Nature abhors a vacuum; some keen observers noticed these poor sods running up the stairs of engineering firms, and walking down the same stairs with dejection written across their faces. They saw an opportunity to make money, quickly set up fake firms, and took these final year students as project trainees -- these are very interesting trainees indeed! The trainees pay good money to get trained in these fake firms.

These guys -- I mean, those running the fake firms -- are good fellows. They would make working prototypes of various gadgets or programs (automatic door opener! remote control for microwave ovens! an account management solution for a financial institution!), together with a 'project report' that is so authentic that it would be poorly written and have all kinds of mistakes. After all, if the student turns in a near flawless report, and -- an entirely likely scenario -- gets caught, there may be an investigation!

What is the point of all this? According to the Economic Times, this trend has percolated down to school going children. It has all the elements of the above story, only miniaturized. Sure, what ET is reporting is only a small trend, practiced by school kids with some cash to spare -- a rare breed. Nevertheless, it is a bad one, and it is a pity that these things get institutionalized at such a young age.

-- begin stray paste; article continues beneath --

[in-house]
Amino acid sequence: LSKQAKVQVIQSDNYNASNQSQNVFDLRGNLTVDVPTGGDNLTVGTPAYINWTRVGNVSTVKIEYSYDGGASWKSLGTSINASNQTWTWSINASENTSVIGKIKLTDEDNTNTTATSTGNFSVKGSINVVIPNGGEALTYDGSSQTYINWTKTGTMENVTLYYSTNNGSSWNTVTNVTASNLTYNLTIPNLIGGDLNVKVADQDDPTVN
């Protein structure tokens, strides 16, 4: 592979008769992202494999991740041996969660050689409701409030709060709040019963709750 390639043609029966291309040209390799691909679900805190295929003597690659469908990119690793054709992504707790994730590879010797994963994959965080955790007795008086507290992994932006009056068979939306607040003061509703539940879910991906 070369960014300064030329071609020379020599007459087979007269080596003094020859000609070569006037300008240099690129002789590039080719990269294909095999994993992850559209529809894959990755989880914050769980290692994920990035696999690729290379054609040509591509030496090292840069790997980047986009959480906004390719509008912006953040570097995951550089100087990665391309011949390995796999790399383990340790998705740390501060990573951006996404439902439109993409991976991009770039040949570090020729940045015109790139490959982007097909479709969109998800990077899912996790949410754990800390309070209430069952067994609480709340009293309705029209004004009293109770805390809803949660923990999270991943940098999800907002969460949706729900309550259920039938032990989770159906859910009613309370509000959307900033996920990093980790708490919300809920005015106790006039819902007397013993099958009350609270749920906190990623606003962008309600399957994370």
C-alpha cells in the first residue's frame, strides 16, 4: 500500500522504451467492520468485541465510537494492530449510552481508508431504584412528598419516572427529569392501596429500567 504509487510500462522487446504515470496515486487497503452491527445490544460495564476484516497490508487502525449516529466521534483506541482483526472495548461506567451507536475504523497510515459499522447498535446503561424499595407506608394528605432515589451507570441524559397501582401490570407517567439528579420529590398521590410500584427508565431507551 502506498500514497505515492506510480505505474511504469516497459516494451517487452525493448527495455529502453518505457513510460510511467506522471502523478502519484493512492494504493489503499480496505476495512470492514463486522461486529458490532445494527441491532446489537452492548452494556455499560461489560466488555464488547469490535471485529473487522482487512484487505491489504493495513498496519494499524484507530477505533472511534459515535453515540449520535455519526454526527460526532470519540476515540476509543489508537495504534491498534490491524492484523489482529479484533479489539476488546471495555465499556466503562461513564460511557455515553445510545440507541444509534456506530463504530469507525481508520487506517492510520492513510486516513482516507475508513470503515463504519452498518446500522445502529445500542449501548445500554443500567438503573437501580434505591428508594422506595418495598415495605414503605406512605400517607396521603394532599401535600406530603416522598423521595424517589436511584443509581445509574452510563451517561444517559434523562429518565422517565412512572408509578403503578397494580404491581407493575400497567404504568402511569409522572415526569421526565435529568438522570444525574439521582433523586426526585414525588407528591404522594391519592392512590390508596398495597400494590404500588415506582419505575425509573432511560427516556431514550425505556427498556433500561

2 Comments:

  1. Badri said...

    I have seen some of these reports myself. Engineering colleges as well as MBA colleges (complete fake project reports with completely fake market survey, detailed analysis of the faked survey data, summarised observations based on the analysis and what not!) - quite shocking.

    At the same time, I notice that some very decent projects come out of Madras based self financing engineering colleges as well, in Mechanical Engineering.

  2. Abi said...

    Badri: I am sorry if I have given the impression that all the self-financed colleges are bad. That was not my intention at all. My first paragraph was a general introduction to the number of colleges. I too know of SF colleges where some original -- and very challenging -- projects are done; further, we read about some of the interesting and innovative UG projects in the newspapers all the time.

    I knew about fake project reports in engineering. I am surprised by fakery in MBA projects too!

    When real projects are done under the skilled supervision of capable faculty, some interesting innovations do arise; even more importantly, the students get to know the real life complications, and the kinds of compromises one has to make in achieving a working prototype. Some of my peers who actually worked on making a gadget during their UG days have always spoken very excitedly about their experience. Sadly, many our present day colleges go through 'the project' as a university-imposed chore.